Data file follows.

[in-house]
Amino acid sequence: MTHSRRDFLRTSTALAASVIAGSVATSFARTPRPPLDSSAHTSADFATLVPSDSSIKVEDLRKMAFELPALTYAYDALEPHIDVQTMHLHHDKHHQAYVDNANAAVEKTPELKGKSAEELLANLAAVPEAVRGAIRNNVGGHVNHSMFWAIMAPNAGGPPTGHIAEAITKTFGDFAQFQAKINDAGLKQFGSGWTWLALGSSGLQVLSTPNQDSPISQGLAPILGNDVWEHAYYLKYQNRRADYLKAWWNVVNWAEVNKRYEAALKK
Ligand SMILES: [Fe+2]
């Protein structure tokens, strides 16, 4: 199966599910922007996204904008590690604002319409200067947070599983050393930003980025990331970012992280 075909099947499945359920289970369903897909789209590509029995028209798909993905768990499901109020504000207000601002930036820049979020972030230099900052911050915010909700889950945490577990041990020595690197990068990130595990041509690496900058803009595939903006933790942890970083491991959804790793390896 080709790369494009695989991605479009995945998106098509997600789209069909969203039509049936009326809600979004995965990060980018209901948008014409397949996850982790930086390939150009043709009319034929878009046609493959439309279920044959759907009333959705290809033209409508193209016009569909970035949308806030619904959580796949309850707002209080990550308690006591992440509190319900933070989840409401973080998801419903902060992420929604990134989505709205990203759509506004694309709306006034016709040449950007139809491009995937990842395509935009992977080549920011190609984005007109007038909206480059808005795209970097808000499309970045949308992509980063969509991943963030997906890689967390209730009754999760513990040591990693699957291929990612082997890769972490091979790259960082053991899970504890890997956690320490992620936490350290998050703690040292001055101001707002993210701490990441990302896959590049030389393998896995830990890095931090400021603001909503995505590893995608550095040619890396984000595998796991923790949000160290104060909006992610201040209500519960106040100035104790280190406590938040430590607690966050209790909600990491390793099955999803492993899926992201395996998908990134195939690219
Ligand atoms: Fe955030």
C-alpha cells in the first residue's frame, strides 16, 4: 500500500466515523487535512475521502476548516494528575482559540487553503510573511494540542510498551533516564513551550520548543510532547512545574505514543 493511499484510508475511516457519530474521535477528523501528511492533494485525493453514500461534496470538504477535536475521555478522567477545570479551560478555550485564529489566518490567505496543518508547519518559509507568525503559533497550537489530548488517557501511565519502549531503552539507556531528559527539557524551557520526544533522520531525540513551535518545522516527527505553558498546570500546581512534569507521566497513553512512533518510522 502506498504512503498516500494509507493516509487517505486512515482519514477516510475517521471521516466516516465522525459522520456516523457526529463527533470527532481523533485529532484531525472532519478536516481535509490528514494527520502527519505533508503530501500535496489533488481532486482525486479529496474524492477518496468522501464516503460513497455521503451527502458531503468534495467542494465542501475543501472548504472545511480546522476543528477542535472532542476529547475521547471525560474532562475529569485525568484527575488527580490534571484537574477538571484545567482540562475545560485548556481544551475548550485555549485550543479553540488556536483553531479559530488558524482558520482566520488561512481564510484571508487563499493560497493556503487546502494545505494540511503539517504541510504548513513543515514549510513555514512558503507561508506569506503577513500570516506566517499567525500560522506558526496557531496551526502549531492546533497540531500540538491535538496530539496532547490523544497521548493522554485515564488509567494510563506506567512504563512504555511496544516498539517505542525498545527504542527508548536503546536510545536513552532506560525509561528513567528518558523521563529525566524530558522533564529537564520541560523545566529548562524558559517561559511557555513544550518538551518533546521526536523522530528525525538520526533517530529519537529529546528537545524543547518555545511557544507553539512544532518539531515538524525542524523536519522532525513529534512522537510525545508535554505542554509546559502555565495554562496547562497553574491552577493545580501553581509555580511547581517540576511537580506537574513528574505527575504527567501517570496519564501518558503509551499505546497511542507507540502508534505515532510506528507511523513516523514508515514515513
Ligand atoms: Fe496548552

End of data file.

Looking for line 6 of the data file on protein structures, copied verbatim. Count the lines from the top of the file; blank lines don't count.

C-alpha cells in the first residue's frame, strides 16, 4: 500500500466515523487535512475521502476548516494528575482559540487553503510573511494540542510498551533516564513551550520548543510532547512545574505514543 493511499484510508475511516457519530474521535477528523501528511492533494485525493453514500461534496470538504477535536475521555478522567477545570479551560478555550485564529489566518490567505496543518508547519518559509507568525503559533497550537489530548488517557501511565519502549531503552539507556531528559527539557524551557520526544533522520531525540513551535518545522516527527505553558498546570500546581512534569507521566497513553512512533518510522 502506498504512503498516500494509507493516509487517505486512515482519514477516510475517521471521516466516516465522525459522520456516523457526529463527533470527532481523533485529532484531525472532519478536516481535509490528514494527520502527519505533508503530501500535496489533488481532486482525486479529496474524492477518496468522501464516503460513497455521503451527502458531503468534495467542494465542501475543501472548504472545511480546522476543528477542535472532542476529547475521547471525560474532562475529569485525568484527575488527580490534571484537574477538571484545567482540562475545560485548556481544551475548550485555549485550543479553540488556536483553531479559530488558524482558520482566520488561512481564510484571508487563499493560497493556503487546502494545505494540511503539517504541510504548513513543515514549510513555514512558503507561508506569506503577513500570516506566517499567525500560522506558526496557531496551526502549531492546533497540531500540538491535538496530539496532547490523544497521548493522554485515564488509567494510563506506567512504563512504555511496544516498539517505542525498545527504542527508548536503546536510545536513552532506560525509561528513567528518558523521563529525566524530558522533564529537564520541560523545566529548562524558559517561559511557555513544550518538551518533546521526536523522530528525525538520526533517530529519537529529546528537545524543547518555545511557544507553539512544532518539531515538524525542524523536519522532525513529534512522537510525545508535554505542554509546559502555565495554562496547562497553574491552577493545580501553581509555580511547581517540576511537580506537574513528574505527575504527567501517570496519564501518558503509551499505546497511542507507540502508534505515532510506528507511523513516523514508515514515513